Remarks of Governor David Ige as prepared
November 23, 2015 – Management Information System (MIS) Splash at Shidler College of Business, University of Hawai’i at Mānoa
I want to talk about a couple things, I think you have a terrific panel. For those of you who are currently students or near graduation, you probably are in the perfect storm of opportunity. I’m certainly going to talk a little bit about what I see coming from the State side, but I think that there was activity all across our community that would be very, very interesting work for those of you who choose to do that.
I have spoken about my mission of the Hawaiian Islands as a place future generations can choose to call home. It is something that’s very personal and dear to my heart. I have three children who are currently attending school on the mainland, and for me it is personal. I would love for them to feel like they have an opportunity to pursue their career choices here in Hawai‘i and be able to find work that challenges them, a career that enthralls them, most importantly that they feel like they can buy a home and raise a family in what I found to be the best place to do that.
It really does mean a couple other things. This really means that we need to create a Hawai‘i that creates jobs and career opportunities for all of our young people so that they can be enthusiastic about having the opportunity to come home or stay home. I want them to contribute to the State’s economic growth, become stewards of our environment, enrich the social fabric of our communities, and most importantly add to the depth, breadth and history of what makes Hawai‘i such a special place.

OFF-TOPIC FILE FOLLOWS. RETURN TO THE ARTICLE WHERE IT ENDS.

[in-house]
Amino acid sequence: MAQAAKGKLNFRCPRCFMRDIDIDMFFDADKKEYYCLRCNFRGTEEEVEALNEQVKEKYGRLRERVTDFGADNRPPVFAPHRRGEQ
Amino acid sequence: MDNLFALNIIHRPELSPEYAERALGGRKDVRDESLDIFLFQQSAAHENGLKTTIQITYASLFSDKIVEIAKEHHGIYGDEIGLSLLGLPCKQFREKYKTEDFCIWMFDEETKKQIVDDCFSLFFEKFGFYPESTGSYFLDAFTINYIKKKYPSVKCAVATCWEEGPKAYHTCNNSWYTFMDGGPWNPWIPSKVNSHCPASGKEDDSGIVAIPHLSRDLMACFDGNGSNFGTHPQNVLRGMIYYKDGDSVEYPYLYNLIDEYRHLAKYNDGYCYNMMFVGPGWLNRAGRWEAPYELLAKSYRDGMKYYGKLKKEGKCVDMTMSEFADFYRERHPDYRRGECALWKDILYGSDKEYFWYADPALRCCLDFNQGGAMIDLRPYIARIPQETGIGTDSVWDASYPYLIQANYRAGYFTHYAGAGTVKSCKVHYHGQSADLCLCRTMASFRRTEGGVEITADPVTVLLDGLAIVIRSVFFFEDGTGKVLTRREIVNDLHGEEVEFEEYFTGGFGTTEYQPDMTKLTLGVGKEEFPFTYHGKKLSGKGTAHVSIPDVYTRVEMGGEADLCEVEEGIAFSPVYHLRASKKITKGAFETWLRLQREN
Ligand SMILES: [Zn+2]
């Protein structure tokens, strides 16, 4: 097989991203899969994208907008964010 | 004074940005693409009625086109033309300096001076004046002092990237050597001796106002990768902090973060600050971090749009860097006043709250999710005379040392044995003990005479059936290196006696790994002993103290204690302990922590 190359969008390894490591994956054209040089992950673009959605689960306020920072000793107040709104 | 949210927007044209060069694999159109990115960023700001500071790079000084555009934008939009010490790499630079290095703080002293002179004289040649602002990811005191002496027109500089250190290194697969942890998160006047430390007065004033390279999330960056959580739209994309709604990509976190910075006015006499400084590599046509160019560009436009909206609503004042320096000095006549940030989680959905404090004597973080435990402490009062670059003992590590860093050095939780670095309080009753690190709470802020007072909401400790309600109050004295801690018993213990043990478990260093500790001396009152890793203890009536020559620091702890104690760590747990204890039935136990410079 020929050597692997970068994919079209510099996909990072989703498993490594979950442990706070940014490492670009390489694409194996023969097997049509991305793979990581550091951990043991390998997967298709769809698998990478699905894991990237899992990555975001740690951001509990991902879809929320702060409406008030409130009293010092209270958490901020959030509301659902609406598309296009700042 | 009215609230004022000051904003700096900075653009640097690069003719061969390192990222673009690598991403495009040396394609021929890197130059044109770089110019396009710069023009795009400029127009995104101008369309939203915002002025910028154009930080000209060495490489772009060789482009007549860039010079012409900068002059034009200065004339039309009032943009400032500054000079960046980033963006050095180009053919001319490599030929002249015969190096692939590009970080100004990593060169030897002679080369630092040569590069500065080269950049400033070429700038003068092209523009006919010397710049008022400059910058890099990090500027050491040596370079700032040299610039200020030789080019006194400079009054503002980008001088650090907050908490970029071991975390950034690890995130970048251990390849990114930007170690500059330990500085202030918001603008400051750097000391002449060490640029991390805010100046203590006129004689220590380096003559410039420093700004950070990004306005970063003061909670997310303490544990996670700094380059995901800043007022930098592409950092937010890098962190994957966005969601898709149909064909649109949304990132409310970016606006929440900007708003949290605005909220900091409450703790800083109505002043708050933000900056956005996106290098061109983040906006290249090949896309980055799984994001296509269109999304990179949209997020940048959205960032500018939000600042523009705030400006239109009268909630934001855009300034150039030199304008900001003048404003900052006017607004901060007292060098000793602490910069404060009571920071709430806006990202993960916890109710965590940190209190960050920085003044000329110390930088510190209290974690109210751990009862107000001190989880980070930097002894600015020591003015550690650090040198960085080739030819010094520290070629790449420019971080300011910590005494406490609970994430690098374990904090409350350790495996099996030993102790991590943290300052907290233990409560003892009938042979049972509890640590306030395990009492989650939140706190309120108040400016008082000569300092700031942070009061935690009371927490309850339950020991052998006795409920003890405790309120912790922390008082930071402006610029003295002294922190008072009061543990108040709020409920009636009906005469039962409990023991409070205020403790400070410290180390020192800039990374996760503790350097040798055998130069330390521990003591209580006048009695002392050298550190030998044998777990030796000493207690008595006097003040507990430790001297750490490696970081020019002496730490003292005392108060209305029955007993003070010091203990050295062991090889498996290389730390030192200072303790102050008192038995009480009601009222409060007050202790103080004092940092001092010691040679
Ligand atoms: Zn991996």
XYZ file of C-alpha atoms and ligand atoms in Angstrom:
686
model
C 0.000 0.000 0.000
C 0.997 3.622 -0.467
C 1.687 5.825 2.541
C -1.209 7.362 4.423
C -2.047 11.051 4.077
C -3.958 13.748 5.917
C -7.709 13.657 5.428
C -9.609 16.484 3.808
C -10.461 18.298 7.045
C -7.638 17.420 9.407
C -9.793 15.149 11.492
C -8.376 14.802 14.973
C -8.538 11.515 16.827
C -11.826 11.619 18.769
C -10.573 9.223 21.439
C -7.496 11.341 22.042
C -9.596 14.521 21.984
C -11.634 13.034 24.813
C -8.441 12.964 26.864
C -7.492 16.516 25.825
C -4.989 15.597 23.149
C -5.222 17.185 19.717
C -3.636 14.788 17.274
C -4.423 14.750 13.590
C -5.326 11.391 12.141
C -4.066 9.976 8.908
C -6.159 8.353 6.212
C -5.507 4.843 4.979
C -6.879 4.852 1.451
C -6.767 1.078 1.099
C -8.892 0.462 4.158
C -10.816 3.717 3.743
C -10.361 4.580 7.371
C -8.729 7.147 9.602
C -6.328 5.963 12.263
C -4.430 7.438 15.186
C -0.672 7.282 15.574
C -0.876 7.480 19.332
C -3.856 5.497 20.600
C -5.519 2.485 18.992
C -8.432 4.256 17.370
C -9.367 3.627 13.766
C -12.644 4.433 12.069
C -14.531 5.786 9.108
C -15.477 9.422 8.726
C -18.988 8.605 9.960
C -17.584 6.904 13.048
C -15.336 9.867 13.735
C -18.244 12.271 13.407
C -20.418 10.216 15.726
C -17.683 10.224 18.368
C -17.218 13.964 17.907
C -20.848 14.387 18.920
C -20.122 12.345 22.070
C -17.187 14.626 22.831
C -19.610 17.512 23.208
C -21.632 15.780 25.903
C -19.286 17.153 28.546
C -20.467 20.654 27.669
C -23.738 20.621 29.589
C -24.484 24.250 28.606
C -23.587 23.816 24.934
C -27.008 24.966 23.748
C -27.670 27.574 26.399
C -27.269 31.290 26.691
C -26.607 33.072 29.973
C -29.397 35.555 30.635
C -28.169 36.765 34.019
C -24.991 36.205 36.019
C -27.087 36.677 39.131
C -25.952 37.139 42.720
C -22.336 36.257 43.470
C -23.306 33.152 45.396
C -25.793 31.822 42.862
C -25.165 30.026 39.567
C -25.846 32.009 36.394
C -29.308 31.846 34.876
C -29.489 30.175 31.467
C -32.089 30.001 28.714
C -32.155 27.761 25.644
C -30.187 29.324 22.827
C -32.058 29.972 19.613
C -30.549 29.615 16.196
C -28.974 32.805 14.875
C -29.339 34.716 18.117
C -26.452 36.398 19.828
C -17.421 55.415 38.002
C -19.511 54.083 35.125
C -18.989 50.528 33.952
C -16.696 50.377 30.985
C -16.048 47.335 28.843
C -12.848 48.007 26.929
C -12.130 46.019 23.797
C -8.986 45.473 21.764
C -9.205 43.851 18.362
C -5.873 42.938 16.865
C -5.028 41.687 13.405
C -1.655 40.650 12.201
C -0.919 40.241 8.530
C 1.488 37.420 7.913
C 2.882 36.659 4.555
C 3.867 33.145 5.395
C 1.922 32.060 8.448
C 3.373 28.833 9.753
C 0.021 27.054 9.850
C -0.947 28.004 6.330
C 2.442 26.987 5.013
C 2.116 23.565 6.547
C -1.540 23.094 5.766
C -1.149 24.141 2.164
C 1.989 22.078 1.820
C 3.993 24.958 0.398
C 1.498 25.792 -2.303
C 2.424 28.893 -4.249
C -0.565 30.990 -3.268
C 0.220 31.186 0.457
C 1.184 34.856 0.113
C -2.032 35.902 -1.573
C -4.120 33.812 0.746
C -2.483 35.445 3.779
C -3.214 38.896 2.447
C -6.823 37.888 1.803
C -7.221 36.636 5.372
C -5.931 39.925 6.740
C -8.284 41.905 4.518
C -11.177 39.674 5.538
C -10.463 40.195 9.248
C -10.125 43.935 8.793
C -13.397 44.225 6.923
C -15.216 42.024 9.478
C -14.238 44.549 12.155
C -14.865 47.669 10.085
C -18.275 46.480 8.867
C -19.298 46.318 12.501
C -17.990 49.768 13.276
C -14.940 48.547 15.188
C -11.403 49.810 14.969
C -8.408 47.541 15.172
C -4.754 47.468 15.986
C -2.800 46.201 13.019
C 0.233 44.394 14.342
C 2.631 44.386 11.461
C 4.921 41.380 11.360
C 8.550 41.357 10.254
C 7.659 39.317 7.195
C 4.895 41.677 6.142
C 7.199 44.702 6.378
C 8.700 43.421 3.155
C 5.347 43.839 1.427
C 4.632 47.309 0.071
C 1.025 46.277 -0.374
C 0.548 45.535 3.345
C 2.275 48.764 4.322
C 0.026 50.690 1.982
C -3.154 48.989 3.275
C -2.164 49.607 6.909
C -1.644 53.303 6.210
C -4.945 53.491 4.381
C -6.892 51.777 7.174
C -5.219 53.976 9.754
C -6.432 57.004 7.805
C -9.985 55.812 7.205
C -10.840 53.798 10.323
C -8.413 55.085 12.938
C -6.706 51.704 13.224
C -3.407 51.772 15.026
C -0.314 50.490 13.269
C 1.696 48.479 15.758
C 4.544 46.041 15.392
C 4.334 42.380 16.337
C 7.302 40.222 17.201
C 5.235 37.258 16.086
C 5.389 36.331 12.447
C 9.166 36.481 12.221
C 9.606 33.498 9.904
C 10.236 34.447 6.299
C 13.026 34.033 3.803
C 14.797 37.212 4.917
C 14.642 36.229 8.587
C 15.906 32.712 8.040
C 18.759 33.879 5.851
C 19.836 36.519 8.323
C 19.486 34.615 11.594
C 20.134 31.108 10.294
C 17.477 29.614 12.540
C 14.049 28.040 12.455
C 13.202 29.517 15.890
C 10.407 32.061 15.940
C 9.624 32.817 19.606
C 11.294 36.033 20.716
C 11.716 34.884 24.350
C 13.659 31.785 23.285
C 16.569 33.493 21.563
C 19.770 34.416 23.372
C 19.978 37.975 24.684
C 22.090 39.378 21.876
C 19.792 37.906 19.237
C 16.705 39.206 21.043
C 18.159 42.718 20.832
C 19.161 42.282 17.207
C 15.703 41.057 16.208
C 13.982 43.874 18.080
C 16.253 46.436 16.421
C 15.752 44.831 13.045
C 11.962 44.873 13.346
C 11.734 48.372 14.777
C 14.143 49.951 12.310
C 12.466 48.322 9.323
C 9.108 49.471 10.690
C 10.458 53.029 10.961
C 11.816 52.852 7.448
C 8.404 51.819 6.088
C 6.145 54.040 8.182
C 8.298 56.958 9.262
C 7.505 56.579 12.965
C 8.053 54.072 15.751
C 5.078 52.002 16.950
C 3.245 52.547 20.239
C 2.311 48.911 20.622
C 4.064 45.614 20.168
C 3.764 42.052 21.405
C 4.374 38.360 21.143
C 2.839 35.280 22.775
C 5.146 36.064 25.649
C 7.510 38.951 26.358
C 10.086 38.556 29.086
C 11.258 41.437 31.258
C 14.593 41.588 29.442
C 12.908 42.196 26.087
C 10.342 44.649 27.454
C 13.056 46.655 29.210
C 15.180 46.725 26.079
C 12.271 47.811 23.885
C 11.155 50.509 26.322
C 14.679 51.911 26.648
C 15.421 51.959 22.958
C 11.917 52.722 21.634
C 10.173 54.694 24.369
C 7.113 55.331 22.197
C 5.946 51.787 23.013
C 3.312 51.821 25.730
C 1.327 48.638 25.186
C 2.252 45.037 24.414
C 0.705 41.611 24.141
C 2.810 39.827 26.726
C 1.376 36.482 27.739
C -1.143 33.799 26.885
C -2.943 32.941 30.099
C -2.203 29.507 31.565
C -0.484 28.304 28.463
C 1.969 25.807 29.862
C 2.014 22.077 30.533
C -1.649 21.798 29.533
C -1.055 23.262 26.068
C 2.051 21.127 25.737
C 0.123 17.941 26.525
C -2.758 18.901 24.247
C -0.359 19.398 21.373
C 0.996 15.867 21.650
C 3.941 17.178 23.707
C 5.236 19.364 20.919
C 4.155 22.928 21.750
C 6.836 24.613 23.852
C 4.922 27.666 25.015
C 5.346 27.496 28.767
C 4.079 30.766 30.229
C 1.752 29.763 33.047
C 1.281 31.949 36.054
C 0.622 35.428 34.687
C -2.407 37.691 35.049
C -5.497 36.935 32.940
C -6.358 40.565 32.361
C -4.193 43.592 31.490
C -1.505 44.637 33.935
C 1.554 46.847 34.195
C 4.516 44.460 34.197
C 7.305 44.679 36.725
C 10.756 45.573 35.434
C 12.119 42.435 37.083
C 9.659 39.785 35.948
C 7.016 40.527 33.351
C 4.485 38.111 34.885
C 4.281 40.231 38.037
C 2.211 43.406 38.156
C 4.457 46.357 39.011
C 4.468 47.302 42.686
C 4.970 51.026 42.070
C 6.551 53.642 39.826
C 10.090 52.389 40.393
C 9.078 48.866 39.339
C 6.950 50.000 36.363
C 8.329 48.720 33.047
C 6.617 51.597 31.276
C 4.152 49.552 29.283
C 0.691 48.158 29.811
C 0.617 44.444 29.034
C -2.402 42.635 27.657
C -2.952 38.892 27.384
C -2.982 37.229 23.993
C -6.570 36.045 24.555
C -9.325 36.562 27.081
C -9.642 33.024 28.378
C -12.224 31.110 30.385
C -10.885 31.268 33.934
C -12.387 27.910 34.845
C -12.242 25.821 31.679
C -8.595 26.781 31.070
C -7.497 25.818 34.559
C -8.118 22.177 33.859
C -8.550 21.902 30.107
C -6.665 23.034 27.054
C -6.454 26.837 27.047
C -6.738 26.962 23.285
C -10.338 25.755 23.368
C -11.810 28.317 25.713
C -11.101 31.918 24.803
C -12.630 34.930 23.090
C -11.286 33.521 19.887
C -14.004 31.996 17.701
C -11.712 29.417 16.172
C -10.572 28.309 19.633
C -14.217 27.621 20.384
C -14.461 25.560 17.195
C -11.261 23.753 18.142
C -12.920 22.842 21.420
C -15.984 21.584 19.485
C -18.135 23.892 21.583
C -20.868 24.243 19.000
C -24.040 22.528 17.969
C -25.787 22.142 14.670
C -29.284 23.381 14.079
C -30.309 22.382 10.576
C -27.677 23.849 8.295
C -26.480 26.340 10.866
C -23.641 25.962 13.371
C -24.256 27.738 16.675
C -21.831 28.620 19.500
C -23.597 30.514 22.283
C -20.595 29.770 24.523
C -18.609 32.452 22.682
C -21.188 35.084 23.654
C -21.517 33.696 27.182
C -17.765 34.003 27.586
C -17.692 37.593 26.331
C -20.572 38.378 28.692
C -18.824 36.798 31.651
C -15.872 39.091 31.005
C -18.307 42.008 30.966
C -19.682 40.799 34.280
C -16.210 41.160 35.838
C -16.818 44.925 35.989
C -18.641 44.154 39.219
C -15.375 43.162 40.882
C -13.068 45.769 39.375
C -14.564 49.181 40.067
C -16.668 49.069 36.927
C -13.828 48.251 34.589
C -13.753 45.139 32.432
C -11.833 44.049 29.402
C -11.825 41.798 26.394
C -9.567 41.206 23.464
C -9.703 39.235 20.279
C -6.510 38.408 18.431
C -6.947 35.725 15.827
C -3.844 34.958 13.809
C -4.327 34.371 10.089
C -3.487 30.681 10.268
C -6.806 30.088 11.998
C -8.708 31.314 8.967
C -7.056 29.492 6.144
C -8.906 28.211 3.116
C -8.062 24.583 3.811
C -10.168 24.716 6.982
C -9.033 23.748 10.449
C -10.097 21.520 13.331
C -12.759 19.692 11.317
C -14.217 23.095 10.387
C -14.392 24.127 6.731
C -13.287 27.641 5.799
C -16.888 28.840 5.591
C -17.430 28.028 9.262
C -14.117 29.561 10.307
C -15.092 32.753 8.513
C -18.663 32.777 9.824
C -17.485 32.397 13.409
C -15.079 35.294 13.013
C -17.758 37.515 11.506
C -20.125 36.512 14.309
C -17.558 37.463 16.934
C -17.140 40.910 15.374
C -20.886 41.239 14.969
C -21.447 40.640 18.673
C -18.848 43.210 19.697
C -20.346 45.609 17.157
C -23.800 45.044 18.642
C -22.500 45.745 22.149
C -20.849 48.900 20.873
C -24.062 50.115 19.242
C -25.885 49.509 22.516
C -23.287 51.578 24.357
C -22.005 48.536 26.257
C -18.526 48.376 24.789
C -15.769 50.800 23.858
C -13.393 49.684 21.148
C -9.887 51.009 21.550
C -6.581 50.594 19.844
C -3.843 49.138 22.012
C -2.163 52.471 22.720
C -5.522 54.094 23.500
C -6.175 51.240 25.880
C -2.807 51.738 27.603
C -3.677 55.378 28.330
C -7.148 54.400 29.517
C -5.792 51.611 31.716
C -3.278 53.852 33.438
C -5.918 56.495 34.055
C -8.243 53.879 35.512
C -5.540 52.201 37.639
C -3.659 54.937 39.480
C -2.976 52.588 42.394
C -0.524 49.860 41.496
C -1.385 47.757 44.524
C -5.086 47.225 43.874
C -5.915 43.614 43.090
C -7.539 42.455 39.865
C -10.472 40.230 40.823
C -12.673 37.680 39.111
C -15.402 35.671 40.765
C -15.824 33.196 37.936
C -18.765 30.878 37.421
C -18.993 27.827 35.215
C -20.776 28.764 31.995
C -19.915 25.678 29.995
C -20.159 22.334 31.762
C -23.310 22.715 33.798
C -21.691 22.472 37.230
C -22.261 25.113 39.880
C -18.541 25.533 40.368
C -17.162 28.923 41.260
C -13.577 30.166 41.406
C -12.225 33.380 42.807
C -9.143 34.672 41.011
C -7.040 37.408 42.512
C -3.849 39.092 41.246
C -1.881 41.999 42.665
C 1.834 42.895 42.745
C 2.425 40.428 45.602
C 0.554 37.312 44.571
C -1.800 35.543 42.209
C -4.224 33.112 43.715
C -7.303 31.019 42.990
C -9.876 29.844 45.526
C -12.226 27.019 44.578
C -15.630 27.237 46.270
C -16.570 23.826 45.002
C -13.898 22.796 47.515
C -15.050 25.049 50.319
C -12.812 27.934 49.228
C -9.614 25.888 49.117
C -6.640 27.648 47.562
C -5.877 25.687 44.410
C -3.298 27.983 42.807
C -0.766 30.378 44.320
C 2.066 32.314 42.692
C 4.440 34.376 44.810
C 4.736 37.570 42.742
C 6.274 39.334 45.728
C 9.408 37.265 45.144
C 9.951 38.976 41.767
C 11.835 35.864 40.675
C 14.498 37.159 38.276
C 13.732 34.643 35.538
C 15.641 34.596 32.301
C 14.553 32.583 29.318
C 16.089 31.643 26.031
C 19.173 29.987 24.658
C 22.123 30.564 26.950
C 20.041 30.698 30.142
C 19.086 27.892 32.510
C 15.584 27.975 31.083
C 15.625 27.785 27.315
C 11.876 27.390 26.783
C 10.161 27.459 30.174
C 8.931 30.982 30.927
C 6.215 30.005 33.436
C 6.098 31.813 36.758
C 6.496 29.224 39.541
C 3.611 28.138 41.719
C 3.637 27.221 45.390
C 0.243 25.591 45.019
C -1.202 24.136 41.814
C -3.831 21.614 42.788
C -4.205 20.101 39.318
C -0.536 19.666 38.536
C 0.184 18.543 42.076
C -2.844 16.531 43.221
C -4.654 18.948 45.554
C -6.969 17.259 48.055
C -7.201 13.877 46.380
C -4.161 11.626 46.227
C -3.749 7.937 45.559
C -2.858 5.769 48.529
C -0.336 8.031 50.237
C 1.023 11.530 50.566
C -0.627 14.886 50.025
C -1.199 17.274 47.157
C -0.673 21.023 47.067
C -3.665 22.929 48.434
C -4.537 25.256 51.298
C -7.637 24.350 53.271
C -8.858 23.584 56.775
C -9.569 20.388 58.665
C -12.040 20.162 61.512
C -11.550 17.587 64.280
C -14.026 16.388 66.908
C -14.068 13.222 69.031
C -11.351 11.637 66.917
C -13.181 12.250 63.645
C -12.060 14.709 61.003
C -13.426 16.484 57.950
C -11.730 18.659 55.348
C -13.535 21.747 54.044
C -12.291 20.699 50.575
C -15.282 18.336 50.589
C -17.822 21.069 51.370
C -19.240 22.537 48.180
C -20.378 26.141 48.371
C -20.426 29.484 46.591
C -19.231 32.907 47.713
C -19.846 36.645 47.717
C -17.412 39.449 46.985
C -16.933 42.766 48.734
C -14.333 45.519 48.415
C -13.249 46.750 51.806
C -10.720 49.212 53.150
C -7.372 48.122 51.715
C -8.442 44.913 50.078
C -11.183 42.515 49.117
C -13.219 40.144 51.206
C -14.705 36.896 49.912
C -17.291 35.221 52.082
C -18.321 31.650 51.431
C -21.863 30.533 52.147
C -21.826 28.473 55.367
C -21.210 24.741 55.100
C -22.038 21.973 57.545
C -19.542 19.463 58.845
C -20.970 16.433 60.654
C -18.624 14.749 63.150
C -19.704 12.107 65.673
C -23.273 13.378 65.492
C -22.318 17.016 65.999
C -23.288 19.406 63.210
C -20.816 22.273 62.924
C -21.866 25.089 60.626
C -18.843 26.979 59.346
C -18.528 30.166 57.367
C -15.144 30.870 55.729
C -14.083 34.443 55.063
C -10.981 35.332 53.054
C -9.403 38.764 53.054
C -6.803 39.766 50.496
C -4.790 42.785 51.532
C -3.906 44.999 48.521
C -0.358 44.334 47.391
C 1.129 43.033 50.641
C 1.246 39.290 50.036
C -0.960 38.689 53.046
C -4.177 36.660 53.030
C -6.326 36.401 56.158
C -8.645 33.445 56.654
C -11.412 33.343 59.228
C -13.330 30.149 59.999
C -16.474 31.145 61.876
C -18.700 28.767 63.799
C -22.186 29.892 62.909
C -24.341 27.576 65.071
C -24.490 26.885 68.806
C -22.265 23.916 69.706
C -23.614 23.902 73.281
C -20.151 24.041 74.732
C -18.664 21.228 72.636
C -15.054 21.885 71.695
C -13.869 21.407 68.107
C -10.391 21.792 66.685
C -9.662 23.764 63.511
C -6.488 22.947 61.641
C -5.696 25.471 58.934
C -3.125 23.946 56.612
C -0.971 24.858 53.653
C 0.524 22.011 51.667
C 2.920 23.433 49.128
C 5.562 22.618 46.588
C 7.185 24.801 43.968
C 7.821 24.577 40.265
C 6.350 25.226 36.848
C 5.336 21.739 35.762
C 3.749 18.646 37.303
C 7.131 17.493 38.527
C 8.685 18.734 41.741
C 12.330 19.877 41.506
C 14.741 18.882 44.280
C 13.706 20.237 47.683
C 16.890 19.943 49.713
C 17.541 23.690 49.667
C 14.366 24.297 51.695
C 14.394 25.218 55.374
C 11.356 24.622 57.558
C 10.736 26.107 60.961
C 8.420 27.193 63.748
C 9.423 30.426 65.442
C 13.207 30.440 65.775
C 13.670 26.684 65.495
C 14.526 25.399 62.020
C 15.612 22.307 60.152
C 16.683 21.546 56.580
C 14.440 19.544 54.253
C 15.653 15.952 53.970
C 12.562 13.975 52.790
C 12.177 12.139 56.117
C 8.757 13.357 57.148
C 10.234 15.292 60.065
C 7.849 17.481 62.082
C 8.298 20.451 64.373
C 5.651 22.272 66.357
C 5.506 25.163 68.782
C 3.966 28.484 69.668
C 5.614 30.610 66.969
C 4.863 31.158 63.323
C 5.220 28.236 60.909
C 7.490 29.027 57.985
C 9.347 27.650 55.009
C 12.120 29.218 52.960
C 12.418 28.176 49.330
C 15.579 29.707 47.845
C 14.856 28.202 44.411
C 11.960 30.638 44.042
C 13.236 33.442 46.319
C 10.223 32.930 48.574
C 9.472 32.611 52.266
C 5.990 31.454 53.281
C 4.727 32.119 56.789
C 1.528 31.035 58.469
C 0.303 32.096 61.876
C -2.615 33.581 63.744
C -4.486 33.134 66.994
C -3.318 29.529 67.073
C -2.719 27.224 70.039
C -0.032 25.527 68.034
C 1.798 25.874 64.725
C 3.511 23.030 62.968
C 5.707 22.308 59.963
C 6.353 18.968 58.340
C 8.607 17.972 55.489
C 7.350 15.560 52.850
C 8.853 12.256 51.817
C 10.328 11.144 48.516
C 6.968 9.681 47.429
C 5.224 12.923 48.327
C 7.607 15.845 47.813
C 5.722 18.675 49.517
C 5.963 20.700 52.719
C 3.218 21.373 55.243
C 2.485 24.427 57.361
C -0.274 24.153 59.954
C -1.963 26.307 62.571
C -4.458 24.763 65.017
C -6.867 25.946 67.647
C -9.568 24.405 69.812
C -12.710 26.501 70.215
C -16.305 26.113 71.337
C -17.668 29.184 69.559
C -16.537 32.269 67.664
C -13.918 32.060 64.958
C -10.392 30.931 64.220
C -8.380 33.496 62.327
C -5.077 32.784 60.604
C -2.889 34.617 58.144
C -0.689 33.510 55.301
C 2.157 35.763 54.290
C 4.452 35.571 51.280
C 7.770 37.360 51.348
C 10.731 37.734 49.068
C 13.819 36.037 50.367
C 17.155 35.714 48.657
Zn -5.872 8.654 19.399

This is not a totally hypothetical, unbelievable scenario. I’m glad that I chose to remain in Hawai‘i, and I do know that many of my classmates and friends chose otherwise but we hear so much more about people choosing to return.
I would just love to come to the new State CIO, Todd Nacapuy, a Waialua High School graduate, a public school. Todd left a lucrative career as an entrepreneur in Seattle to come home to Hawai‘i, he worked for Microsoft and now he’s chosen to join us in public service, organizing and leading the State’s technology team to set the right systems and resources in place for more effective, efficient and open government that is honest, transparent and responsive to its citizens.
My hope is that you won’t have to leave the State to succeed in an IT or innovation career. We need you to come work for Todd and the other systems, departments, and other employers that are here today to truly modernize the State’s systems, data collection, and reporting functions that make our State work. We need you to help us create and implement reforms that improve efficiency and accountability. Let me just talk a little bit about the horror stories, you might have heard some of them.
Our financial management system is so old and antiquated, it’s unbelievable. It runs on a main frame and was programmed in COBAL. How many of you have programmed in COBAL? All the young guys are going “what?” Our financial management system is so old that we can’t get replacement parts. We buy them off of eBay. The IT staff does such a remarkable job. I’m always amazed at how they continue to keep it going in spite of all of the restraints and resources that we face.
Our payroll system is so antiquated that we actually can’t do direct electronic transfer. When was the last time you heard a system today that can’t do electronic transfer? Everybody does it.
Our tax collection system is so antiquated that whenever we want to make a change, it requires a bucket of money and at least 18 to 36 months to implement any change. Clearly, none of these characteristics are what I would call leading characteristics of a modern information system.
But I am committed to changing that system, and Todd, I’m so thankful, has agreed to answer the call with some encouragement and lots of negotiations. On his behalf, I would just want to let you know that we certainly would want you to come and work for the State. It is such an opportunity for all of you to consider.